Garden Design students at Scotland’s Rural College (SRUC) have breathed new life into their show garden which was originally designed for Gardening Scotland.
Gardening Scotland 2020, which was set to celebrate its 21st anniversary at the end of May, was cancelled due to the coronavirus pandemic.
However, the team of students from SRUC Edinburgh decided to go ahead and build a scaled-down version of the garden on the campus.
They arranged for the plants to be delivered directly to the campus and organised a build schedule to allow for social distancing, with lecturer Matt Jessop and one student on site at a time.
The garden, which was designed by student Lucy Rowlands, is called ‘Lifeline’ and highlights the damage imported species can have on native UK flora.
Divided into two, one half of the garden is planted with UK native plants, while the other contains popular imported plants. All the species are at risk of plant diseases and pests such as Xylella Fastidious and Phytopthora.
In the middle of the garden, a path shaped like an electrocardiogram (ECG), represents the heartbeat – and lifeline – of the native species, as well as symbolising human health.
Lucy, who worked on the garden with team members Inés Isern del Barrio, Kirstyn MacFarlane, Lucy Rowlands, Dominika Fularczyk and Callum McRobbie, said: “The design emphasises the importance of protecting Britain’s native and naturalised plant life by not importing plants that could be hosts for major pests and diseases.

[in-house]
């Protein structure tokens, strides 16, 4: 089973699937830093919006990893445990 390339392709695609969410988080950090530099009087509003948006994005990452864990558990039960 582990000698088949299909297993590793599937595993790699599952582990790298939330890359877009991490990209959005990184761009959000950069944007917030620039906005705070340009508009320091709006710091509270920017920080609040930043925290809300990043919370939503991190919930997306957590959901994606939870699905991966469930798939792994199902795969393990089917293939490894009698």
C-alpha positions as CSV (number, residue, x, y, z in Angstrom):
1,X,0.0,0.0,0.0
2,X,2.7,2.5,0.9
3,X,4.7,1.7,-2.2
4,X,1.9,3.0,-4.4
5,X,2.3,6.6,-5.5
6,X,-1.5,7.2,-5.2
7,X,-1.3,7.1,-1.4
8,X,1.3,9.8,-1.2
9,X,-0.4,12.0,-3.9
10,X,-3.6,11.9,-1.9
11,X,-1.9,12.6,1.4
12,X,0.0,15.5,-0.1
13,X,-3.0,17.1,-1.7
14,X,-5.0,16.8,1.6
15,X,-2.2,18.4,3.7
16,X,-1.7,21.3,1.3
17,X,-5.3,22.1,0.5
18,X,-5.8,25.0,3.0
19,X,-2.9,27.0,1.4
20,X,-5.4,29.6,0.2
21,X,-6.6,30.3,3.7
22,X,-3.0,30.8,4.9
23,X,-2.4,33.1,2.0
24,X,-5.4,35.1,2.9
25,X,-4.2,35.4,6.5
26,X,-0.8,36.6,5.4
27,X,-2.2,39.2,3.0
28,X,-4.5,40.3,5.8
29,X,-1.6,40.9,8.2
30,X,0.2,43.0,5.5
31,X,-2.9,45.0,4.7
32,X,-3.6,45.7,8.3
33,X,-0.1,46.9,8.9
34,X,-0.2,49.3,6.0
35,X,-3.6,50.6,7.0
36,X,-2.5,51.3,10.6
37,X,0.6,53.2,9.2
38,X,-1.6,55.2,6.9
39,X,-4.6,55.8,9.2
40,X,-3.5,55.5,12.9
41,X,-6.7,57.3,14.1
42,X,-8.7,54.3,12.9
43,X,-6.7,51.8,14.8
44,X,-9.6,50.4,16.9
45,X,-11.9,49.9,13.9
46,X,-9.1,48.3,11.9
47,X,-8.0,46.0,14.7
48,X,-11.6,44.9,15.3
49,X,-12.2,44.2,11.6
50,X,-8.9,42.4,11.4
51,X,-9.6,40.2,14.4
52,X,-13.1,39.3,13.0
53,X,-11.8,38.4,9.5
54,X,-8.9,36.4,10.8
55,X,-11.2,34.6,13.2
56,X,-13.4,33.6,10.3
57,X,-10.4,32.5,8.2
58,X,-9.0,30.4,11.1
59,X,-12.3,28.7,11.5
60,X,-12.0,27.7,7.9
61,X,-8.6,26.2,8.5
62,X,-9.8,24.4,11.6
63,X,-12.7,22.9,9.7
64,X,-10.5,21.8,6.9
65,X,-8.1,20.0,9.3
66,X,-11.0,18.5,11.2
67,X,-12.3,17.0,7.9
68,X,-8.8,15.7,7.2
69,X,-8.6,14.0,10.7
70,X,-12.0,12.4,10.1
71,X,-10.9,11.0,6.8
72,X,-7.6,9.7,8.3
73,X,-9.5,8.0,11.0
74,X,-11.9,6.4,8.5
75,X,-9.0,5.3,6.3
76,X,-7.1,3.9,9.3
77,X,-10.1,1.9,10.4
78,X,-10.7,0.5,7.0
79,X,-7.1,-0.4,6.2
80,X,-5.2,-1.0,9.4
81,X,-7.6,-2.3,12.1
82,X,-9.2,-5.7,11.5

“On one side of the garden we have British native or naturalised, responsibly-sourced plant species, and on the other side we have examples of plants that are often imported and have the potential for carrying pests and diseases if they are not responsibly sourced.
“On the native side we’ve used warmer colours and materials and contrasted these with the non-native side where we have used cooler colours and materials.
“All materials and plants have been sourced from the UK as we would like to highlight the importance of buying British.”
Matt said: “The national lockdown has posed significant problems for horticulture; spring is the very season where the industry comes to life and the cancellation of Gardening Scotland hit us hard – it truly was a key feature of the gardening calendar.
“It has also been difficult for the students who have invested so much of their energy and time into the project. They've been working on this design for a long time and were really looking forward to showcasing their skills and promoting their cause.
“Having said that, I've been really impressed with how positive, pragmatic and proactive they were in finding a happy solution. Our weekly virtual meetings, sometimes in pyjamas, have been a great source of amusement and a great way to cheer ourselves up.”